• Good call, Grant! I think I probably mislabeled it — it is something on the motherboard that deals with the battery — taking power from the battery into the machine. I had the battery rebuilt once already, thinking that was the problem. The guy helped me diagnose this (of course after I paid him to rebuild the battery). Once I have a little more time and/or money, I may go after repairing it, if indeed it is repairable.

      Thanks for the links!

    • Love to give you some help on transfer of data, but as I remember Apple’s localtalk network was involved and we had software on the Mac that was able to acquire data sent from the eMate. That was 1998, I was working daily with Apple products and had access to numerous documents. This is 2012 and I’ve been retired since 2006. I’ll do some research on it, but there has to be an Apple engineer in Cupertino who has access to that information.

  1. Andy,

    The Neptune High School Information Center (one of the first Apple Distinguished Schools) had 24 eMates that were checked out to our English, Foreign Language and science classes on a regular basis. Our Spanish classes each year took them to the Metropolitan Museum of Art in New York City to take field notes for projects later developed in class. We easily transferred the data back to Macs for use in our labs and classrooms.

    Don Smith, retired Head Librarian, Apple Distinguished Educator, Neptune High School, Neptune, NJ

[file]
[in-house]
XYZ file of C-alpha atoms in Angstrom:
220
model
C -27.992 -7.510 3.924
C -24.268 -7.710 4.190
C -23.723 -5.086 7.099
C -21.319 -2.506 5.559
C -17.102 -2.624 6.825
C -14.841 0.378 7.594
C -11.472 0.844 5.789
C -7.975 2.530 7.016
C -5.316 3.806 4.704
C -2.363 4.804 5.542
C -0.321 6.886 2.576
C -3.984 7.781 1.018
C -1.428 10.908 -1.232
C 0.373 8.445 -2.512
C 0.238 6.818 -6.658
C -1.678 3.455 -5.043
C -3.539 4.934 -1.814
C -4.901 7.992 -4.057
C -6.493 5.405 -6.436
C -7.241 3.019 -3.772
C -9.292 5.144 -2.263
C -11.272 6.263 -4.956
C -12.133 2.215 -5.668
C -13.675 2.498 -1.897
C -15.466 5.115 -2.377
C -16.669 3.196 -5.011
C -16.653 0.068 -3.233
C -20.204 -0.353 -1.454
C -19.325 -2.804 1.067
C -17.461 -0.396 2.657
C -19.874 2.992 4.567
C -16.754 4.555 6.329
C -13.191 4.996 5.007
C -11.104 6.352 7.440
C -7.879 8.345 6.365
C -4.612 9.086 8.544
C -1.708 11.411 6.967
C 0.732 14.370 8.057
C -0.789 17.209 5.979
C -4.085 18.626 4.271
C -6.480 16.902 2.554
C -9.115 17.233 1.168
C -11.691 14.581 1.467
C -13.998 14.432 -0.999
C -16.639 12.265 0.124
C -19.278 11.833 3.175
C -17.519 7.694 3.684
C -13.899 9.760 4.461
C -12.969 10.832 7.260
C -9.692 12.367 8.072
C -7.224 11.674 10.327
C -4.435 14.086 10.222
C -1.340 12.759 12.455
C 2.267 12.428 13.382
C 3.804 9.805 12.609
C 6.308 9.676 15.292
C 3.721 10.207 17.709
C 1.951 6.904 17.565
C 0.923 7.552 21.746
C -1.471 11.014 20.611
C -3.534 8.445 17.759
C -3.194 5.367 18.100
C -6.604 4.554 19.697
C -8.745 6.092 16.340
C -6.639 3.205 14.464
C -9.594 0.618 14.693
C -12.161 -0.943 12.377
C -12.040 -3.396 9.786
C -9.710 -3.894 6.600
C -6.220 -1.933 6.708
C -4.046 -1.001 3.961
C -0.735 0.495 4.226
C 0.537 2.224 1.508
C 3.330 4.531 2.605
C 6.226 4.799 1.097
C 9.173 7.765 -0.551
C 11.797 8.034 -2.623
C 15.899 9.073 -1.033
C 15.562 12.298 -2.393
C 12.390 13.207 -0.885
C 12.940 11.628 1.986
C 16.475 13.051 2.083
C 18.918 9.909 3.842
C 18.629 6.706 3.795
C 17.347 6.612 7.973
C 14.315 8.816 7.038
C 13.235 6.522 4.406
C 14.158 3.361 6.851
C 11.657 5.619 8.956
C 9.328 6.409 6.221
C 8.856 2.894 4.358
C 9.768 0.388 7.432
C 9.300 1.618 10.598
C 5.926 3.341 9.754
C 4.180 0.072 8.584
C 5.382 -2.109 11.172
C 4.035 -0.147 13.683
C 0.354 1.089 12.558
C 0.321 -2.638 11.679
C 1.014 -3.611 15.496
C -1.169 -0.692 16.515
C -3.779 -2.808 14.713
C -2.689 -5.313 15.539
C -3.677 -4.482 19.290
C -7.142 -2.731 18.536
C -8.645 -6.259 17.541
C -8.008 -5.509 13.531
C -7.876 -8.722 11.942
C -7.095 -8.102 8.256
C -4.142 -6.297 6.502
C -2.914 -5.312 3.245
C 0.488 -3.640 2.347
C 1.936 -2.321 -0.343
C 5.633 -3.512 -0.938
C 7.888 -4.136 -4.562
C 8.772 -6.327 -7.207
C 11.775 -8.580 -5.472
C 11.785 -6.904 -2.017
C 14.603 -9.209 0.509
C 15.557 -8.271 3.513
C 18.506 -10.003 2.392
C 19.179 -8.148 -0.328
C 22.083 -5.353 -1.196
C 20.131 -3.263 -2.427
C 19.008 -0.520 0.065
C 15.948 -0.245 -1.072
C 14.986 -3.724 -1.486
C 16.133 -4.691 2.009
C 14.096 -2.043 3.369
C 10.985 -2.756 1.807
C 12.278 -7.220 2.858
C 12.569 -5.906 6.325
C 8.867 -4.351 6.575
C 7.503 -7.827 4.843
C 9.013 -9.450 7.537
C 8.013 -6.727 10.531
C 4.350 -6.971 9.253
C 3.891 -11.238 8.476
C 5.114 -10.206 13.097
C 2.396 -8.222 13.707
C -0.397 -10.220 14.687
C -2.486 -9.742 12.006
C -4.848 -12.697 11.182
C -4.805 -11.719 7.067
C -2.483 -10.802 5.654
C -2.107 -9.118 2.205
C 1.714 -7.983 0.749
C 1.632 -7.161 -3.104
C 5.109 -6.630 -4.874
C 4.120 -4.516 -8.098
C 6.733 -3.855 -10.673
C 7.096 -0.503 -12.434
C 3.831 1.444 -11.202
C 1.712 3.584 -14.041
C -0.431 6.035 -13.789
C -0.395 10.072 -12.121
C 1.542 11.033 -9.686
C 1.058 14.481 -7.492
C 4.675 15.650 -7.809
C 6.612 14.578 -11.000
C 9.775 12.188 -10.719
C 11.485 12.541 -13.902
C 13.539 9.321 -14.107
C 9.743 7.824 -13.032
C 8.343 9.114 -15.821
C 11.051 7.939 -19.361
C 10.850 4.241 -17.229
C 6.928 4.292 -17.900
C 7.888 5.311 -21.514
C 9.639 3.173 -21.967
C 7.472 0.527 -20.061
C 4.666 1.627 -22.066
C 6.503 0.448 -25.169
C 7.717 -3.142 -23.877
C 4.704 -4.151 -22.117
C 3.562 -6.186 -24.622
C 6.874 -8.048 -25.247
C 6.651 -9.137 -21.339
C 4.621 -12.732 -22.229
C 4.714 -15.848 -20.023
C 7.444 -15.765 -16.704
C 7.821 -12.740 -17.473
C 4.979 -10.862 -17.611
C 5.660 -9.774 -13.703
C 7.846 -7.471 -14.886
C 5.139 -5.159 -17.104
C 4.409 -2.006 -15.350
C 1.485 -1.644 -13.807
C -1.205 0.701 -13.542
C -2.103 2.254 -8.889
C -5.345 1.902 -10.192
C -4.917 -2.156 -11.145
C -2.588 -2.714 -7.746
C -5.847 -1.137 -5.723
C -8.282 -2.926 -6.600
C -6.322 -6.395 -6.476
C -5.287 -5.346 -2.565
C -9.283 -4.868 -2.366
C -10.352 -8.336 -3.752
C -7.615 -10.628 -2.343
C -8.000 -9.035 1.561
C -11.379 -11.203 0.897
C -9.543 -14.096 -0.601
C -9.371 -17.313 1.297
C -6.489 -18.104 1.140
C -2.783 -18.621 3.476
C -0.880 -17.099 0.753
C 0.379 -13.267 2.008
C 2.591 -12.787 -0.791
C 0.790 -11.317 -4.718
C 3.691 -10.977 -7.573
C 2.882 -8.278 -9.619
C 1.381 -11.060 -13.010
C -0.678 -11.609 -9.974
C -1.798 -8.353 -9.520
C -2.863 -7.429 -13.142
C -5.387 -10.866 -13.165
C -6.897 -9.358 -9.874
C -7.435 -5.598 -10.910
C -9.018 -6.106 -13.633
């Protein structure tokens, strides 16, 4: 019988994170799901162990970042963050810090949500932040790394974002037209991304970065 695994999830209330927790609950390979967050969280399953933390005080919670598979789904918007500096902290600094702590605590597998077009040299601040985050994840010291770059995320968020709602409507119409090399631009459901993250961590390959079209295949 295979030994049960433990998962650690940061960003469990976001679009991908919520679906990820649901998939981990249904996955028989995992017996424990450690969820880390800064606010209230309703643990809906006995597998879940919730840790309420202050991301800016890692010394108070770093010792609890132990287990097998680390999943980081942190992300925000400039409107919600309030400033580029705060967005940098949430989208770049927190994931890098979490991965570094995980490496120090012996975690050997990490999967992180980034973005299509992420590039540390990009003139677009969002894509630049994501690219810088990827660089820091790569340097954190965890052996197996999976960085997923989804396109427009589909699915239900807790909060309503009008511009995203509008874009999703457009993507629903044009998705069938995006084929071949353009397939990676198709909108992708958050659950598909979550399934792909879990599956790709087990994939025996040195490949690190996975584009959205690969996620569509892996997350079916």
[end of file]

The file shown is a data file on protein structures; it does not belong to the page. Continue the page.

2. And for all you Alpha Smart fans out there, I think we still have two or three Alpha Smarts and an Alpha Smart Pro somewhere around the house. My wife used them for tutoring her writing process students. Of course I’m the guy who walked into the Princeton Barnes and Noble store in 2009 and asked if I could trade in my Rocket eBook I had purchased there on their new Nook. For others I have an original Radio Shack portable and an original Mac 128K. Also my Apple II that I purchased in 1980 that cost me more than my brand new Honda Civic. Someone told me I’d been on the internet so long that I must have invented Al Gore.

  3. I was just bragging about how I’d owned just about every Apple product ever designed except the Cube and an eMate. Thanks for the trip down memory lane.

    • Haha, no problem, Ana! I’d love to get my hands on a Cube, even if it was just the casing. Those were so cool. 😀

  4. I found this article while looking for a photo of an eMate stylus. I bought one of those from a website years ago when I used Palm PDAs. The eMate stylus was the most comfortable of any Palm compatible stylus available back then. I still have it somewhere, the only piece of an eMate I ever owned. The Palms are long gone, but that stylus remains, a little masterpiece of Apple design and engineering.

  5. Greatest machine I wish I could get mine working again; it has the hinge problem and my hands are not as good as they once were to do the repair.